Locative Ambient Sensor Triptych

Early in the semester, I conducted a GPS trace over Columbus Day Weekend—a line drawing representing the paths I took over those three days. Last week, I presented on how the data of cities constitutes a new kind of urban sensory field. These seemingly outward-facing investigations pertain to the self and the collective as described by Marshall Mcluhan in Understanding Media: “Housing as shelter is an extension of our bodily 
heat-control mechanisms—a collective skin or garment. Cities are an even further extension of bodily organs to accommodate the needs of large groups.”

Gathering a triptych of location-specific data around New York City is central to how I’ll approach my final project for Rest of You. I’m curious about the kind of data that changes from neighborhood to neighborhood, information not easily quantified and significant to the experience of that place. I plan to detect sound levels with an electret microphone, air quality with an MQ-135 gas sensor, and light intensity with a photocell.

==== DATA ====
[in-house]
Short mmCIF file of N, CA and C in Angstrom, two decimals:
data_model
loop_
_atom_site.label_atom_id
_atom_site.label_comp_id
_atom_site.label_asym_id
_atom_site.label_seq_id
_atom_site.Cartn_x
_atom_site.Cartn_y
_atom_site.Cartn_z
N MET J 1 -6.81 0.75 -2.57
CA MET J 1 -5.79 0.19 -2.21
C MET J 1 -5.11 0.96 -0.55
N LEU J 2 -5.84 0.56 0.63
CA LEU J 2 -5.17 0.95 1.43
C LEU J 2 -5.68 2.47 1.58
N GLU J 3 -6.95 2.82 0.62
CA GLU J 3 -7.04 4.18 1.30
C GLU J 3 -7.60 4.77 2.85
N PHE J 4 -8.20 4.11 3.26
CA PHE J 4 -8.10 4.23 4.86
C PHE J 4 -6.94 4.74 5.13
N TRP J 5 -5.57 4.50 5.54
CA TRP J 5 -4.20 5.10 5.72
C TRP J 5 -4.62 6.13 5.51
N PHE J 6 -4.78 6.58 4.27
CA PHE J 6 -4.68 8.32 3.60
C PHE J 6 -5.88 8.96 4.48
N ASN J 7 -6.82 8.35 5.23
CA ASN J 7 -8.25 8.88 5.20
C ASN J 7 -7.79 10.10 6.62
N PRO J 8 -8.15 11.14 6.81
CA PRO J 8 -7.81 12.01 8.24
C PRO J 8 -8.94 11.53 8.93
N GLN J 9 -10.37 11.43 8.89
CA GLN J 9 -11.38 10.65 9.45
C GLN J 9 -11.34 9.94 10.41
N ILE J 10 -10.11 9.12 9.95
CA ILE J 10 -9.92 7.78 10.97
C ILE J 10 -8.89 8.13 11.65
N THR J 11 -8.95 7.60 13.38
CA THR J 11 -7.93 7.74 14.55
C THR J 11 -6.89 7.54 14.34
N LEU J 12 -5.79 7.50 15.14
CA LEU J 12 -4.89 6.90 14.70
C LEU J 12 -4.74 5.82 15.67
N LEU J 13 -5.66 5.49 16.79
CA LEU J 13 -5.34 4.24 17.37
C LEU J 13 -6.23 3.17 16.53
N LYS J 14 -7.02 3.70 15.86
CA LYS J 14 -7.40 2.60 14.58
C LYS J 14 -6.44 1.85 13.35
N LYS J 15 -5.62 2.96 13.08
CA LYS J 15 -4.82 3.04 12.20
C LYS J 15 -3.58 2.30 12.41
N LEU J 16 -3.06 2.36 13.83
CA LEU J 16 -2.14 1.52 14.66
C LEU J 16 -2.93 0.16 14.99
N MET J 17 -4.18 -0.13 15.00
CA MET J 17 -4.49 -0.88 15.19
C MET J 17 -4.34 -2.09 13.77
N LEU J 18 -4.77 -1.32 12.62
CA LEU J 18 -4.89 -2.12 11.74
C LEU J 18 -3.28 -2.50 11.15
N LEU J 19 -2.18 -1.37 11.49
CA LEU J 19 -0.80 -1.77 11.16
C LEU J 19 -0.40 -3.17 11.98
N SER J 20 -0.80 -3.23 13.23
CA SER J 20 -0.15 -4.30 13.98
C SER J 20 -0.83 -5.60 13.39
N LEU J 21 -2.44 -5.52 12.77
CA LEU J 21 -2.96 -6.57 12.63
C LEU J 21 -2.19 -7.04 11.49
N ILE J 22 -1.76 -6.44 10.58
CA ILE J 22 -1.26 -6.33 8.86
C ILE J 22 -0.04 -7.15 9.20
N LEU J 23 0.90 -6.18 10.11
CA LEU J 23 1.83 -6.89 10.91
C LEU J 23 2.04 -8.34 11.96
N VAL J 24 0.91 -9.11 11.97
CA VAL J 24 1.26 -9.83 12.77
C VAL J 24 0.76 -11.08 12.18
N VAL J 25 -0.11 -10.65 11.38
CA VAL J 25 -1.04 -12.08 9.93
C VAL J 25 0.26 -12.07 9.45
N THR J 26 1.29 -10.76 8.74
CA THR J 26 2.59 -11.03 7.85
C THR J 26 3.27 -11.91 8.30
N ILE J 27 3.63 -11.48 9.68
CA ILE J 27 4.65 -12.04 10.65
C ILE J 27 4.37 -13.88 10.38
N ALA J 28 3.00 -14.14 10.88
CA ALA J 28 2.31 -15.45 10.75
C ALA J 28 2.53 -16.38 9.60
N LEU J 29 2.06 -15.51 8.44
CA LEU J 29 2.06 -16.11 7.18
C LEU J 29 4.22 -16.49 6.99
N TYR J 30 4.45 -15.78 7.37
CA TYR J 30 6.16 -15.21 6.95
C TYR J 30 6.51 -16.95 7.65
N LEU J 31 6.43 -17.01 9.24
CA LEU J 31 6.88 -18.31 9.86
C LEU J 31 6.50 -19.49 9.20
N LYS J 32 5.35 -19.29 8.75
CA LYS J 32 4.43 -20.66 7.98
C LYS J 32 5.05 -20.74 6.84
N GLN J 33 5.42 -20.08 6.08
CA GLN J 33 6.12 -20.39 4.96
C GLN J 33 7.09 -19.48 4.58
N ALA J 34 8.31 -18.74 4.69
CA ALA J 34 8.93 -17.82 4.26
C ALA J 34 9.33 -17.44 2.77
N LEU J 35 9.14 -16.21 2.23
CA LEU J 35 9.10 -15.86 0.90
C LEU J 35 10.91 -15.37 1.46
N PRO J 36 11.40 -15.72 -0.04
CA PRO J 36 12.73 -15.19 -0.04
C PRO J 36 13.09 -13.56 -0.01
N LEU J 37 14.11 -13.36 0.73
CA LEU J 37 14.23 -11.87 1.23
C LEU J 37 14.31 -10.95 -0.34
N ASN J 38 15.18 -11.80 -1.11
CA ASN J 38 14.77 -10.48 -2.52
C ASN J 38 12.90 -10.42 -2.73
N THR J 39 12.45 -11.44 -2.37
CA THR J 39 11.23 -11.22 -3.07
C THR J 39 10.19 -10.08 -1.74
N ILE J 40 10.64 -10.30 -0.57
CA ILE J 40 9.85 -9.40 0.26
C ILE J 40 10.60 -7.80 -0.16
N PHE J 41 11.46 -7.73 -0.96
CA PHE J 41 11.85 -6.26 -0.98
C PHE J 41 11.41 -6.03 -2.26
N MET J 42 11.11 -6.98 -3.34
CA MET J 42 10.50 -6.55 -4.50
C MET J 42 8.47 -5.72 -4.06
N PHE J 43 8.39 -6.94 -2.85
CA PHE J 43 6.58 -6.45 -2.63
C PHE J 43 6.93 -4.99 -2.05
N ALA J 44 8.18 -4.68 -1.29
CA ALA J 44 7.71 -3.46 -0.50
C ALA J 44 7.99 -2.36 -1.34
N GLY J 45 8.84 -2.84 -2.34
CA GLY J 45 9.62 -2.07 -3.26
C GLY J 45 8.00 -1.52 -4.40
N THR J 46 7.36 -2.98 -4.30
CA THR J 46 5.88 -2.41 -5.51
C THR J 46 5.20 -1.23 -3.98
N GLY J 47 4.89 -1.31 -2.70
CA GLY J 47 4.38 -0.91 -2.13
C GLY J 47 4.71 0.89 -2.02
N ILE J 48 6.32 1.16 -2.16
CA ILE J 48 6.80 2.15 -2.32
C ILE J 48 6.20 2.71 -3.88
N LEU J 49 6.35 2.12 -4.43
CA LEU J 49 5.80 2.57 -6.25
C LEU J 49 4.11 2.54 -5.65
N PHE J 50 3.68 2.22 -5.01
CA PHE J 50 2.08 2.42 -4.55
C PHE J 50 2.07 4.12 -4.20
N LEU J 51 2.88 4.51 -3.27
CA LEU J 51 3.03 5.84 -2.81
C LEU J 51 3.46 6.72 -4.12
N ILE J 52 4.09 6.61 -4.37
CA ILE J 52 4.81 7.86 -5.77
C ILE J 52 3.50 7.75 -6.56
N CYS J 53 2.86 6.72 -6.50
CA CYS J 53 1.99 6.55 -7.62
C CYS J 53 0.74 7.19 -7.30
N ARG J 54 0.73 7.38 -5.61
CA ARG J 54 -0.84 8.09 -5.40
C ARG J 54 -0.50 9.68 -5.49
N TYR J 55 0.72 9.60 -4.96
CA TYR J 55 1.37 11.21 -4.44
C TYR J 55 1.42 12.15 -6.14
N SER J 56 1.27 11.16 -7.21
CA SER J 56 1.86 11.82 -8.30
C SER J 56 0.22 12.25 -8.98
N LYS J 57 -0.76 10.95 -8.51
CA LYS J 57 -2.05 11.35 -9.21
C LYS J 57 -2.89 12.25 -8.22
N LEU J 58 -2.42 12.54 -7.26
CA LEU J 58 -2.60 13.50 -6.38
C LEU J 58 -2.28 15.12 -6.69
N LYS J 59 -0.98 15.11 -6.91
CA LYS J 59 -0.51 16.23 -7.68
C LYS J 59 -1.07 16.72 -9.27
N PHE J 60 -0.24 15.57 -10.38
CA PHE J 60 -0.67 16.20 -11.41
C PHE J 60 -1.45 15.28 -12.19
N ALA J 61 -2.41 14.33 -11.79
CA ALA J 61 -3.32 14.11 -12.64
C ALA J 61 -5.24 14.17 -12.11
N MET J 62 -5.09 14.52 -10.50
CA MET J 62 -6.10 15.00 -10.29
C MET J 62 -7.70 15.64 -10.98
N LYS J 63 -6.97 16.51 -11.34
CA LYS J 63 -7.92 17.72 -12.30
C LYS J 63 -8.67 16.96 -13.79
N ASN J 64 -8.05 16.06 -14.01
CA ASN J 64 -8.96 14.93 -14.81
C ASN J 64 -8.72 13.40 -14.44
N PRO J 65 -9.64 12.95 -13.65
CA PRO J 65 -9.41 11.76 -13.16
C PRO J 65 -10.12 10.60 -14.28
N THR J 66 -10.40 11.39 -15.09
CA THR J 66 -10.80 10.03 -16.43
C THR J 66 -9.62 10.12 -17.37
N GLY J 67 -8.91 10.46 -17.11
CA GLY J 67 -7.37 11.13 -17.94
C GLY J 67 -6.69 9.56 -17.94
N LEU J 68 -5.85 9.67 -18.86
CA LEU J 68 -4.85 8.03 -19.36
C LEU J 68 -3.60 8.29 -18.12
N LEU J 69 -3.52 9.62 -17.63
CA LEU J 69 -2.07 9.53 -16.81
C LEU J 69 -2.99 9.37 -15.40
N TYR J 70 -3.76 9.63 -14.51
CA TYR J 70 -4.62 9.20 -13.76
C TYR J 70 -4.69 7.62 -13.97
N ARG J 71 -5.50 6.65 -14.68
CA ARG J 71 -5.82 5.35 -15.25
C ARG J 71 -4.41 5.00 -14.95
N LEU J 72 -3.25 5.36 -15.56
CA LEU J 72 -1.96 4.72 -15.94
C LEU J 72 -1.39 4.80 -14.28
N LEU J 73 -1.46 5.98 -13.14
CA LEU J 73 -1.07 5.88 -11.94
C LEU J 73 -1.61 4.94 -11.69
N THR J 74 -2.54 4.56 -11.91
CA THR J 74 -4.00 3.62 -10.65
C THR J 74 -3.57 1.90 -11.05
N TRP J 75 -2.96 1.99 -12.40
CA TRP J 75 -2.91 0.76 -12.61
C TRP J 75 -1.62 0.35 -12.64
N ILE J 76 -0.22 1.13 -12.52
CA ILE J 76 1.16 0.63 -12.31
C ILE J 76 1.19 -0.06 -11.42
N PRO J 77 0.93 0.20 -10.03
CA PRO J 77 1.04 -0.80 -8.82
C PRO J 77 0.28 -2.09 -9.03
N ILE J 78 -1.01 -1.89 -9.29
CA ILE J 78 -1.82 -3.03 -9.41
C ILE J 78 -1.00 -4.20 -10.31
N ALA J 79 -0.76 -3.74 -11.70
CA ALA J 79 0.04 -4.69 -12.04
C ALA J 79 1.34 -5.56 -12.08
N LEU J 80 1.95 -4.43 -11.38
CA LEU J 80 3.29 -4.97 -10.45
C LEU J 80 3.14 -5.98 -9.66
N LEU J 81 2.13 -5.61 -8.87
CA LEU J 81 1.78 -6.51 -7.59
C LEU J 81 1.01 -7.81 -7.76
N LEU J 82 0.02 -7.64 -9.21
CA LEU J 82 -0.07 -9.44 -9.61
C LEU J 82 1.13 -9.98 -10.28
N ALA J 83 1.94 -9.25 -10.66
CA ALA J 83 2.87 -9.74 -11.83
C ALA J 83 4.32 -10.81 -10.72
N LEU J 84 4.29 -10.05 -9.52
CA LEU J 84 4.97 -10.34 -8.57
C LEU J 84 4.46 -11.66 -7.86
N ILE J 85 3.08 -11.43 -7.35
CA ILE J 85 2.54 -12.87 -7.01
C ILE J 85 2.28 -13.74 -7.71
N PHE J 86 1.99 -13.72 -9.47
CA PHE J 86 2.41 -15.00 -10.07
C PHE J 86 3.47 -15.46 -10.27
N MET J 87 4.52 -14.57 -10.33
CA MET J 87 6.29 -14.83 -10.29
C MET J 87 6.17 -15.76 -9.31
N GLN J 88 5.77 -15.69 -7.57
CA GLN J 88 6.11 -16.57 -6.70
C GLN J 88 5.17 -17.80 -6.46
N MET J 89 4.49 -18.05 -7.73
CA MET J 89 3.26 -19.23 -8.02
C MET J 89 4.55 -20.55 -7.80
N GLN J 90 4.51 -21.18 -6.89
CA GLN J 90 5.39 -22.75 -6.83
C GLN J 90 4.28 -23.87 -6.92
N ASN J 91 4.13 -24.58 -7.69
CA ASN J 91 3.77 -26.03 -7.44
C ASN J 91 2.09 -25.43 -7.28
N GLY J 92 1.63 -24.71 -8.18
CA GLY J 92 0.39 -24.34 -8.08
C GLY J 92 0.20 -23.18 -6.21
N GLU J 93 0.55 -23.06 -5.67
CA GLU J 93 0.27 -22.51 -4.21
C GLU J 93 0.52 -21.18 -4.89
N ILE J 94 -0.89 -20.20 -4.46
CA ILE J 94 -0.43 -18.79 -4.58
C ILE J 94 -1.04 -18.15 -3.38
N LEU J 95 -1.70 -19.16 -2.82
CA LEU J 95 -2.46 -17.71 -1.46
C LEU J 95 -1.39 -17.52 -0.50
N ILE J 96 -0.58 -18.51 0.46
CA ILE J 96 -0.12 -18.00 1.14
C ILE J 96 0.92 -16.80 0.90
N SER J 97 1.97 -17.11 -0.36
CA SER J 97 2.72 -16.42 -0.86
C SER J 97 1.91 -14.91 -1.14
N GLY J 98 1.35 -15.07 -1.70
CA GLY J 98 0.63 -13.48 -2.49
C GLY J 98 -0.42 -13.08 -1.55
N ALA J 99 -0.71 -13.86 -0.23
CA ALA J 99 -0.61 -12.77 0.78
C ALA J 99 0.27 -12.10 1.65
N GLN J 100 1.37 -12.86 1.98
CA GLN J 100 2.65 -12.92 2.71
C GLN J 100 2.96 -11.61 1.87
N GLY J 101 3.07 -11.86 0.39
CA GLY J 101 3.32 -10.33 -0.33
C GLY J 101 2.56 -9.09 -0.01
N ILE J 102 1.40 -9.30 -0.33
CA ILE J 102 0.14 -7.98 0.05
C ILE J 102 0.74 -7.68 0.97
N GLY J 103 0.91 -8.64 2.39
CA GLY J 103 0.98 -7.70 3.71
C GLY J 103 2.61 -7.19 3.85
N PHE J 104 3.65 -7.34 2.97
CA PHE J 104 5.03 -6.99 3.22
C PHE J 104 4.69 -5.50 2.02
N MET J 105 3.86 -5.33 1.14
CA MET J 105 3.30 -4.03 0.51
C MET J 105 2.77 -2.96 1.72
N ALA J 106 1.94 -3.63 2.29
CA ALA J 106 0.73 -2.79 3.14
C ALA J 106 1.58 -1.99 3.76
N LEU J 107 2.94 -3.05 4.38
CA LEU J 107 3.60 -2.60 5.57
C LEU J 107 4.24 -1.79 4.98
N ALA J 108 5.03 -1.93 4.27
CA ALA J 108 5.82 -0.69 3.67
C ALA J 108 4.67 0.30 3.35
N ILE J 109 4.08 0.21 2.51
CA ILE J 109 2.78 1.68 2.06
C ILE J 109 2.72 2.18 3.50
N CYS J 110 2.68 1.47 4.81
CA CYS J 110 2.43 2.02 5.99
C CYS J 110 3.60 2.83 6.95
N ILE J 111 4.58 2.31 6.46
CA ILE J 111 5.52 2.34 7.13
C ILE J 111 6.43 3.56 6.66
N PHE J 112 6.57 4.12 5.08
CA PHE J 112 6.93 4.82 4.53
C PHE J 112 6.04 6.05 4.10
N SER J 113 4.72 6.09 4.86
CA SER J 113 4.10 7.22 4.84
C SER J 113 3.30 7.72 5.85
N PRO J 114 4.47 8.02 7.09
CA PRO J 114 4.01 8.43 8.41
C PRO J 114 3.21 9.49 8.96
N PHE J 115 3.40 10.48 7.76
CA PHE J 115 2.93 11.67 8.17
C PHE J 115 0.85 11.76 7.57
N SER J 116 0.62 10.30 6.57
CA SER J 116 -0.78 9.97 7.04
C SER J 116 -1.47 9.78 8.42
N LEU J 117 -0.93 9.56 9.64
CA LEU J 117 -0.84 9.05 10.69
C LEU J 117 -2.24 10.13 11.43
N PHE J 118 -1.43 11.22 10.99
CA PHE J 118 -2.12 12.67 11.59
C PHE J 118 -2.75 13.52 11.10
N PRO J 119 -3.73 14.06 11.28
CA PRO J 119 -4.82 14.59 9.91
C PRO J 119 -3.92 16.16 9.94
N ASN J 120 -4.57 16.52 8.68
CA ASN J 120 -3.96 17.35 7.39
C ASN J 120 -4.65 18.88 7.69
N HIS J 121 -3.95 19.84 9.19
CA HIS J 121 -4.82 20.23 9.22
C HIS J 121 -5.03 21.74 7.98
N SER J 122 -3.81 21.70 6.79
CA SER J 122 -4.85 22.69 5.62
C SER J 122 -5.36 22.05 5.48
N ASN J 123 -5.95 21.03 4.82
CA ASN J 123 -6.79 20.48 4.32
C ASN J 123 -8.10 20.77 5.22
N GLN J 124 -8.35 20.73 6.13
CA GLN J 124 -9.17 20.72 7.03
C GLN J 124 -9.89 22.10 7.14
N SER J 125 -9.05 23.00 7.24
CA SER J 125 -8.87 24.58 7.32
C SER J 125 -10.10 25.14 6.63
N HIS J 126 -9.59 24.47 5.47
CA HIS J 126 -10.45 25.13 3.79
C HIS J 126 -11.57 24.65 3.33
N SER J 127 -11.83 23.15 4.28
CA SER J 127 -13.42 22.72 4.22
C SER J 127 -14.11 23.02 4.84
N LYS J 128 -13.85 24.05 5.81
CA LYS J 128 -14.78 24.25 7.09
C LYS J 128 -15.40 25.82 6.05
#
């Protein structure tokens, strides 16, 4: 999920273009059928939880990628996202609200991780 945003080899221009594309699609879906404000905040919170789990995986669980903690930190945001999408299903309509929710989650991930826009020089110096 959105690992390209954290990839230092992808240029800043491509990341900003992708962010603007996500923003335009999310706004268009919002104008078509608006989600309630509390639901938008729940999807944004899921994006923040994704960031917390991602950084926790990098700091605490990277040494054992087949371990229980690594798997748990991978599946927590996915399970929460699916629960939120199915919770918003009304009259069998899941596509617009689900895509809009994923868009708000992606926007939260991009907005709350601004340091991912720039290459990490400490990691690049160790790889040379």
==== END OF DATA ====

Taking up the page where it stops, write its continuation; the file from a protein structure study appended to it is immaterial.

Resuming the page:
In addition to collecting and publishing place-specific sensor readings, I’m interested in utilizing these variables for a kind of visualization. To that end, I plan to record short, fixed-position video clips at locations where data is collected with my sensor triptych. The parameters of sound, air quality, and light will then be applied to the manipulation of each clip. The degree to which an image process occurs will be in relation to others—the location with the best air quality will have no blur while the location with the worst will have maximum blur—establishing a relative baseline.

Arranged in a grid of simultaneous display, these multiple scenes will provide a new way of seeing the environments they represent.